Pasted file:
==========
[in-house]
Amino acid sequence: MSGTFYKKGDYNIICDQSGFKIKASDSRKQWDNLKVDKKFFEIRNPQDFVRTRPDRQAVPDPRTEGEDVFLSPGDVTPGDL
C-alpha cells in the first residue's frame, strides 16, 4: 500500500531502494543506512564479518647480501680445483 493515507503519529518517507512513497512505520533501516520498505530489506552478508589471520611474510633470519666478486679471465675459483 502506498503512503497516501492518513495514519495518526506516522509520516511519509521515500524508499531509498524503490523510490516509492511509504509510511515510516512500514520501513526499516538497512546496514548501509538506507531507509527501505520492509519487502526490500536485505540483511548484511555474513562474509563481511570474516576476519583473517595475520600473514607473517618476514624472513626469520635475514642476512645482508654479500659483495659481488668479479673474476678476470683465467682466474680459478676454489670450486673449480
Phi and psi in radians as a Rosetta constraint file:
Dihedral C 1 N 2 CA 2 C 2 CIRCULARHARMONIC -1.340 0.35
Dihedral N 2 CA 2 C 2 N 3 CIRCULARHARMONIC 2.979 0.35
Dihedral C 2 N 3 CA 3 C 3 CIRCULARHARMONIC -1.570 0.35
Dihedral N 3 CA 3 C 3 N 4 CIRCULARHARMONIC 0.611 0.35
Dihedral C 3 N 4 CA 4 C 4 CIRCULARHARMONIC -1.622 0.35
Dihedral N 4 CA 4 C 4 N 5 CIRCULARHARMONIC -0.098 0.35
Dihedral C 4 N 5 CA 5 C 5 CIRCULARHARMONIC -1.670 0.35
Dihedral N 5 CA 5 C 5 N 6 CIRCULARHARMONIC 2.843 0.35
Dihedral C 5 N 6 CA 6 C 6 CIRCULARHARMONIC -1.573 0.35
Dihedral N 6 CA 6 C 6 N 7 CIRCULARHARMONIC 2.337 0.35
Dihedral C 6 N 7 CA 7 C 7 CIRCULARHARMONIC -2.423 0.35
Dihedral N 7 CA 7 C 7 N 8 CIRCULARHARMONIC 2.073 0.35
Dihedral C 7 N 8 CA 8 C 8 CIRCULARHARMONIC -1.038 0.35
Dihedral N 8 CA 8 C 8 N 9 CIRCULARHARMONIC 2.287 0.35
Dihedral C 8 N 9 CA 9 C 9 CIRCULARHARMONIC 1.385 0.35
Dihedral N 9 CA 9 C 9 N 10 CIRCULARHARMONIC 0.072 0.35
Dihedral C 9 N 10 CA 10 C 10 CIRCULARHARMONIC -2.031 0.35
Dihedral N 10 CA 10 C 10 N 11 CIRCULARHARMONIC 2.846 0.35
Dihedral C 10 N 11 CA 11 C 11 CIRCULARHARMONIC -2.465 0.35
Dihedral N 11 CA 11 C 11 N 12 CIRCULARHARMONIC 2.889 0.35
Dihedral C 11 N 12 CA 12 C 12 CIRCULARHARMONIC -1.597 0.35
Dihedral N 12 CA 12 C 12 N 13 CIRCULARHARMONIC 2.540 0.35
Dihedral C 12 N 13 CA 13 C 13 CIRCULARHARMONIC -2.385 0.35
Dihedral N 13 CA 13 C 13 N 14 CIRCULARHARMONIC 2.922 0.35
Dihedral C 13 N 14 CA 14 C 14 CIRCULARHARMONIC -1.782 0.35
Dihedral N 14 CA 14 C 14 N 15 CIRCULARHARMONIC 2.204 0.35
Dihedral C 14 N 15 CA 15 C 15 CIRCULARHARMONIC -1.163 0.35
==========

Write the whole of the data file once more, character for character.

[in-house]
Amino acid sequence: MSGTFYKKGDYNIICDQSGFKIKASDSRKQWDNLKVDKKFFEIRNPQDFVRTRPDRQAVPDPRTEGEDVFLSPGDVTPGDL
C-alpha cells in the first residue's frame, strides 16, 4: 500500500531502494543506512564479518647480501680445483 493515507503519529518517507512513497512505520533501516520498505530489506552478508589471520611474510633470519666478486679471465675459483 502506498503512503497516501492518513495514519495518526506516522509520516511519509521515500524508499531509498524503490523510490516509492511509504509510511515510516512500514520501513526499516538497512546496514548501509538506507531507509527501505520492509519487502526490500536485505540483511548484511555474513562474509563481511570474516576476519583473517595475520600473514607473517618476514624472513626469520635475514642476512645482508654479500659483495659481488668479479673474476678476470683465467682466474680459478676454489670450486673449480
Phi and psi in radians as a Rosetta constraint file:
Dihedral C 1 N 2 CA 2 C 2 CIRCULARHARMONIC -1.340 0.35
Dihedral N 2 CA 2 C 2 N 3 CIRCULARHARMONIC 2.979 0.35
Dihedral C 2 N 3 CA 3 C 3 CIRCULARHARMONIC -1.570 0.35
Dihedral N 3 CA 3 C 3 N 4 CIRCULARHARMONIC 0.611 0.35
Dihedral C 3 N 4 CA 4 C 4 CIRCULARHARMONIC -1.622 0.35
Dihedral N 4 CA 4 C 4 N 5 CIRCULARHARMONIC -0.098 0.35
Dihedral C 4 N 5 CA 5 C 5 CIRCULARHARMONIC -1.670 0.35
Dihedral N 5 CA 5 C 5 N 6 CIRCULARHARMONIC 2.843 0.35
Dihedral C 5 N 6 CA 6 C 6 CIRCULARHARMONIC -1.573 0.35
Dihedral N 6 CA 6 C 6 N 7 CIRCULARHARMONIC 2.337 0.35
Dihedral C 6 N 7 CA 7 C 7 CIRCULARHARMONIC -2.423 0.35
Dihedral N 7 CA 7 C 7 N 8 CIRCULARHARMONIC 2.073 0.35
Dihedral C 7 N 8 CA 8 C 8 CIRCULARHARMONIC -1.038 0.35
Dihedral N 8 CA 8 C 8 N 9 CIRCULARHARMONIC 2.287 0.35
Dihedral C 8 N 9 CA 9 C 9 CIRCULARHARMONIC 1.385 0.35
Dihedral N 9 CA 9 C 9 N 10 CIRCULARHARMONIC 0.072 0.35
Dihedral C 9 N 10 CA 10 C 10 CIRCULARHARMONIC -2.031 0.35
Dihedral N 10 CA 10 C 10 N 11 CIRCULARHARMONIC 2.846 0.35
Dihedral C 10 N 11 CA 11 C 11 CIRCULARHARMONIC -2.465 0.35
Dihedral N 11 CA 11 C 11 N 12 CIRCULARHARMONIC 2.889 0.35
Dihedral C 11 N 12 CA 12 C 12 CIRCULARHARMONIC -1.597 0.35
Dihedral N 12 CA 12 C 12 N 13 CIRCULARHARMONIC 2.540 0.35
Dihedral C 12 N 13 CA 13 C 13 CIRCULARHARMONIC -2.385 0.35
Dihedral N 13 CA 13 C 13 N 14 CIRCULARHARMONIC 2.922 0.35
Dihedral C 13 N 14 CA 14 C 14 CIRCULARHARMONIC -1.782 0.35
Dihedral N 14 CA 14 C 14 N 15 CIRCULARHARMONIC 2.204 0.35
Dihedral C 14 N 15 CA 15 C 15 CIRCULARHARMONIC -1.163 0.35